When there is a new addition to the family, people, especially the elderly, have much advice on what you should and should not do. At times we have to ask ourselves are all these things true or are they myths that have been passed down from generation to generation. Here we will explore some of these myths and whether or not some of them are true.
- Holding your baby when they cry is going to make the child spoil.
Is this true? Nope. Spoiling your child is when they get older, and you give them every single thing that they want as well as always letting them have their way. That is what spoils a child. Holding your baby when they cry is you giving your child a sense of security that mommy will always be there for them.
The faster you pick up an infant, the more independent toddlers they become. — Nancy Darling Ph.D.
- Babies should be placed on their stomach when sleeping.
Especially in the Caribbean, it is believed that when the baby is placed on their belly, it is safer, preventing them from choking on their saliva or their puke. This is actually not accurate. The American Academy of Pediatrics, some government and advocacy groups warn that it is not safe for babies to sleep on their stomach. Sleeping on their belly may increase the risk of your child having Sudden Infant Death Syndrome (SIDS). Therefore, it is wise for you to pace your child on their back or side.
- Too much sugar makes your child hyperactive.
In the early years of your babies’ life, they are usually bursting with energy. The truth is it is not necessarily the sugar that causes the great adrenaline rush, but any food that affects the blood sugar levels. A lot of the times these are foods that are low in fiber. So if there is a sweet or candy bar that your child eats and it is full of fiber then they are fine.
- Once the child is fussy they are teething.
Even to this point, many parents still associate fussiness with teething. I am not saying that teething is not the reason, but not all the time. In your babies’ four to six months of age and maybe even earlier, this is the way they try to communicate with those around them. So that fussiness just might mean that they are hungry, wants to be changed or just needs a bath.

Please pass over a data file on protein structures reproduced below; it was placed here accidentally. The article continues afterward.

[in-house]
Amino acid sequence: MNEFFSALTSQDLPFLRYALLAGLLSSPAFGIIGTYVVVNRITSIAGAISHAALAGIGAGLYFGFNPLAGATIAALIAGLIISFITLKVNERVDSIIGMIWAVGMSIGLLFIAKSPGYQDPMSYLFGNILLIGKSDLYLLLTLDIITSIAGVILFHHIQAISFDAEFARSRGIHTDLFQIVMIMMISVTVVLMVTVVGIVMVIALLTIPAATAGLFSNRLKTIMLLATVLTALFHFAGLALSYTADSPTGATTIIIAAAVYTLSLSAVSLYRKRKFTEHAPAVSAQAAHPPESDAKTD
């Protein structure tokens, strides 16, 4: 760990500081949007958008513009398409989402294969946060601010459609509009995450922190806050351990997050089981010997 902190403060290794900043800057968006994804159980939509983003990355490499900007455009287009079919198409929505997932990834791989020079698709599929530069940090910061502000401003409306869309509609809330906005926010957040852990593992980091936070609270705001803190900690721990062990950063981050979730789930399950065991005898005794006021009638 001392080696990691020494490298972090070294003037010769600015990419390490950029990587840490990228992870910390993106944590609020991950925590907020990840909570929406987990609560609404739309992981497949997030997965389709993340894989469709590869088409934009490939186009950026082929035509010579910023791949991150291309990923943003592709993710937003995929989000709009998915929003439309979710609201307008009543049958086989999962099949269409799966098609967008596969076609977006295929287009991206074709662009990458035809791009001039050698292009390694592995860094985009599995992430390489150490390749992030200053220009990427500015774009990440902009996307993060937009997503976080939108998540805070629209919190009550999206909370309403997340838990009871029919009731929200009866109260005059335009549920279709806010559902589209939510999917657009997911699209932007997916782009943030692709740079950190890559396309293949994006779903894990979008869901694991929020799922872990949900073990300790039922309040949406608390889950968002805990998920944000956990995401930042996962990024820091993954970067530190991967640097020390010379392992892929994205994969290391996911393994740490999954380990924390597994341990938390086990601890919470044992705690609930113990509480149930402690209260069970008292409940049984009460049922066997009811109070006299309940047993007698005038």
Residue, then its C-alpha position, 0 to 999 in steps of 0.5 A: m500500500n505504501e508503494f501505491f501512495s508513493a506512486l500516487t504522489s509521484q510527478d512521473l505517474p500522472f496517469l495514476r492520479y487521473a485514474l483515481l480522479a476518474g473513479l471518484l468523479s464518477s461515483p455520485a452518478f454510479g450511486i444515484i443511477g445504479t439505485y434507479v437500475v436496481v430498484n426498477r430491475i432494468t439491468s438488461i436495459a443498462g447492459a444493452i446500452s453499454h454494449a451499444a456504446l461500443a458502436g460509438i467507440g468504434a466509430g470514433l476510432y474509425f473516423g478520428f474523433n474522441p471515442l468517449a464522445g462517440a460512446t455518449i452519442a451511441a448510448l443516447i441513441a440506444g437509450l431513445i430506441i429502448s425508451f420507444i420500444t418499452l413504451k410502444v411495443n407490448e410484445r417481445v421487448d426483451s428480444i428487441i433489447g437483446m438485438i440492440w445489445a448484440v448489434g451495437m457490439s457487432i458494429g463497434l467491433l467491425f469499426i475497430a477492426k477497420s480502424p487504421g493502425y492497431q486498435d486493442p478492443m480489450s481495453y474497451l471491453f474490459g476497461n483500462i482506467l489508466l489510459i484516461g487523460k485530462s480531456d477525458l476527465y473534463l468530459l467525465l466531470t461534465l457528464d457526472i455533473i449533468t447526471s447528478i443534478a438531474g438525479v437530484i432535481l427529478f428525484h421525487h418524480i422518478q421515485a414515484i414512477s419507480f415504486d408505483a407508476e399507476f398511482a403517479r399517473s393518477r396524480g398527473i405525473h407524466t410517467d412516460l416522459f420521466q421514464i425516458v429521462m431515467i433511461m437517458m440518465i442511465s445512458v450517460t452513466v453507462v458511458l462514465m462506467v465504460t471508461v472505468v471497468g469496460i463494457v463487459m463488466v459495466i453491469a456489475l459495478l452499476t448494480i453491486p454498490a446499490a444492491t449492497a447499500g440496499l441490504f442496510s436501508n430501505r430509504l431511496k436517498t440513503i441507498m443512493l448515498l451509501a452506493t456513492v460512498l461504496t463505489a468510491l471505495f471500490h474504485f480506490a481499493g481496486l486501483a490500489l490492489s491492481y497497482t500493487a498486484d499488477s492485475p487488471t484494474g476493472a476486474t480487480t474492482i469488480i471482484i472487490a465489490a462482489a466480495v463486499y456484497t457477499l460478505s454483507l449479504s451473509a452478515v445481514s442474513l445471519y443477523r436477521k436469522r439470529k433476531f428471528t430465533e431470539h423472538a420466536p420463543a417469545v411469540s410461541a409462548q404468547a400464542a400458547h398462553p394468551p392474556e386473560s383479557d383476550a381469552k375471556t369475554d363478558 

In some parenting circles, for example, the question of whether or not to vaccinate has the power to sever friendships, cause riffs within families, but most importantly to put new mothers on edge doubting their leanings or decisions. — Susan Newman Ph.D.
- Giving your baby Tylenol or Panadol before a vaccine reduces the pain and risk of a fever.
This is actually not true. No oral medication will relieve the small amount of discomfort your baby will get when they receive a vaccine because the vaccine is an intramuscular injection. Doing this may even reduce the effectiveness of the vaccine. So it is best you try some other method to soothe your baby after they receive a vaccine.
- Once the babies’ bowel movement is not frequent they are constipated
Dr. Nguyen England says, “New parents become used to frequent bowel movements in the newborn period, and then freak out when the bowel movements are less frequent. As babies grow, they can have less frequent bowel movements.” As your baby grows their bowel movement may range from a few times a day to every few days. As long as your baby’s stool is not hard, looks like pebbles or contain blood, then he or she is not constipated.
A breastfeeding child develops strong facial muscles, which align jaws and teeth in the growing baby. — Darcia F. Narvaez Ph.D.
- Being fed from the bottle is better.
This is definitely not true. During the first few years of your baby’s life, breast milk is the best nourishment for your baby. It will help immensely in their proper development. If it is a case where you are unable to breastfeed then that is okay, but never deprive your child of breast milk because you do not want your breasts to sag.
Hope we now know some truths to some of the myths. Know what is good and what is not for your baby and act upon accordingly.